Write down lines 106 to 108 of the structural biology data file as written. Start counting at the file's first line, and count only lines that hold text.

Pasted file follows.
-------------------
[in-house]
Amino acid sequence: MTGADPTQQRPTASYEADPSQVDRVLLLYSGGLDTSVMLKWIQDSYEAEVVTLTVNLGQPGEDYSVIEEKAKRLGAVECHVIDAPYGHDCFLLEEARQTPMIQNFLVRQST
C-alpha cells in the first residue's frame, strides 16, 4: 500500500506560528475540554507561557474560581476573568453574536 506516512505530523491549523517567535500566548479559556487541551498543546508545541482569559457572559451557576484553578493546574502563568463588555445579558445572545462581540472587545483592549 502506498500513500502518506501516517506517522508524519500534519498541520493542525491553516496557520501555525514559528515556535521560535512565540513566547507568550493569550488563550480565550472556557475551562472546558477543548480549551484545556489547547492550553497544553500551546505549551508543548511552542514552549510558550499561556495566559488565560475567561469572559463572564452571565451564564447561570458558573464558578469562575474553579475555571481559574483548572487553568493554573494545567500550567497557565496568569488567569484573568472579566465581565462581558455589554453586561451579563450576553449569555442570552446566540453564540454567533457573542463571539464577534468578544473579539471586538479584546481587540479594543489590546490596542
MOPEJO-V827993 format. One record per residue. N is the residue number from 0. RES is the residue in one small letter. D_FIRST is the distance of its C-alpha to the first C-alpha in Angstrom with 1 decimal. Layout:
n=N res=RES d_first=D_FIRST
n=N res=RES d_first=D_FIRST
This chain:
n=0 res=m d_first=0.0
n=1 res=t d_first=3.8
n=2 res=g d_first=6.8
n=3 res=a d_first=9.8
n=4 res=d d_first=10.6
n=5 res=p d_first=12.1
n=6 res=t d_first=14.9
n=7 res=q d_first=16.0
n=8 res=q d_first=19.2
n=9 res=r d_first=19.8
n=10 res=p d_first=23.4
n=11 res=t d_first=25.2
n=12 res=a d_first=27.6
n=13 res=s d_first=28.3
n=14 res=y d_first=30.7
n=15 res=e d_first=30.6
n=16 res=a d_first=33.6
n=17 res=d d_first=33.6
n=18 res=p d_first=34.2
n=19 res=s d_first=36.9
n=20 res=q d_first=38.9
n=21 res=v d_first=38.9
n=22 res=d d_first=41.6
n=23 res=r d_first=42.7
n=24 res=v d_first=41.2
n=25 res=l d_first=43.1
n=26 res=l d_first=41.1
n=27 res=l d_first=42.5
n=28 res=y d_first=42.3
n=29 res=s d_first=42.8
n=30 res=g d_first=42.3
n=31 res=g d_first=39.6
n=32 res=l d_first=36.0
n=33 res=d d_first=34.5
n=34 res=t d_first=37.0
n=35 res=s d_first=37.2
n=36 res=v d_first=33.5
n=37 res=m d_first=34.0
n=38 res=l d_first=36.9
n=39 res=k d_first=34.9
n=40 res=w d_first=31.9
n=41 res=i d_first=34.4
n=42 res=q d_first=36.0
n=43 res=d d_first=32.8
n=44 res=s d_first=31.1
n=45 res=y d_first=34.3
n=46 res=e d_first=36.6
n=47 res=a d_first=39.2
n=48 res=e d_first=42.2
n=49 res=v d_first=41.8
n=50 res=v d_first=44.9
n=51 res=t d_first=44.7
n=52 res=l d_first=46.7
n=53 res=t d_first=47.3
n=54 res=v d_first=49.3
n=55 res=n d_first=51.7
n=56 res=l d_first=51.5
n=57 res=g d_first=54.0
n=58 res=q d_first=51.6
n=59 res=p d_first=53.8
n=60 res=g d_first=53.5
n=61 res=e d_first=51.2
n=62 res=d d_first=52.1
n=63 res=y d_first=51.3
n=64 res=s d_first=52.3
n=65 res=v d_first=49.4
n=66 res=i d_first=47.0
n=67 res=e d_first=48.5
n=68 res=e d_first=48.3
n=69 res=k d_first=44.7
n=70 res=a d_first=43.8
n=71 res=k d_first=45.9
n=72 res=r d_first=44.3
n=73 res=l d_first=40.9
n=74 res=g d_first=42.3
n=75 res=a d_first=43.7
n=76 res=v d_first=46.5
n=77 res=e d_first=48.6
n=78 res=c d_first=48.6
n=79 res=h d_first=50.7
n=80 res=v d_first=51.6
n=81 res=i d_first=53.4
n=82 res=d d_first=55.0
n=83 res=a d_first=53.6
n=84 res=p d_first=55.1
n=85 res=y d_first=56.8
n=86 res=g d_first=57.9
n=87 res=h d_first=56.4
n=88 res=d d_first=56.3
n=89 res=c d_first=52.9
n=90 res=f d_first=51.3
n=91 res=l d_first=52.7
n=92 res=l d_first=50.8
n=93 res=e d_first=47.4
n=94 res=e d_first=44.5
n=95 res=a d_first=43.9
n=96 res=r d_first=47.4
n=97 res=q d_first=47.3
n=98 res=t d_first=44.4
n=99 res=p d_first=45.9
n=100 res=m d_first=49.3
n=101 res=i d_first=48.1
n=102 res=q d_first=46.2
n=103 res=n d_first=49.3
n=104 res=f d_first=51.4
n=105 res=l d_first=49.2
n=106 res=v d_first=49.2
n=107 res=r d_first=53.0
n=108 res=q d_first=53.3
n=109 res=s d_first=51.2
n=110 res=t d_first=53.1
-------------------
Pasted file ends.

n=98 res=t d_first=44.4
n=99 res=p d_first=45.9
n=100 res=m d_first=49.3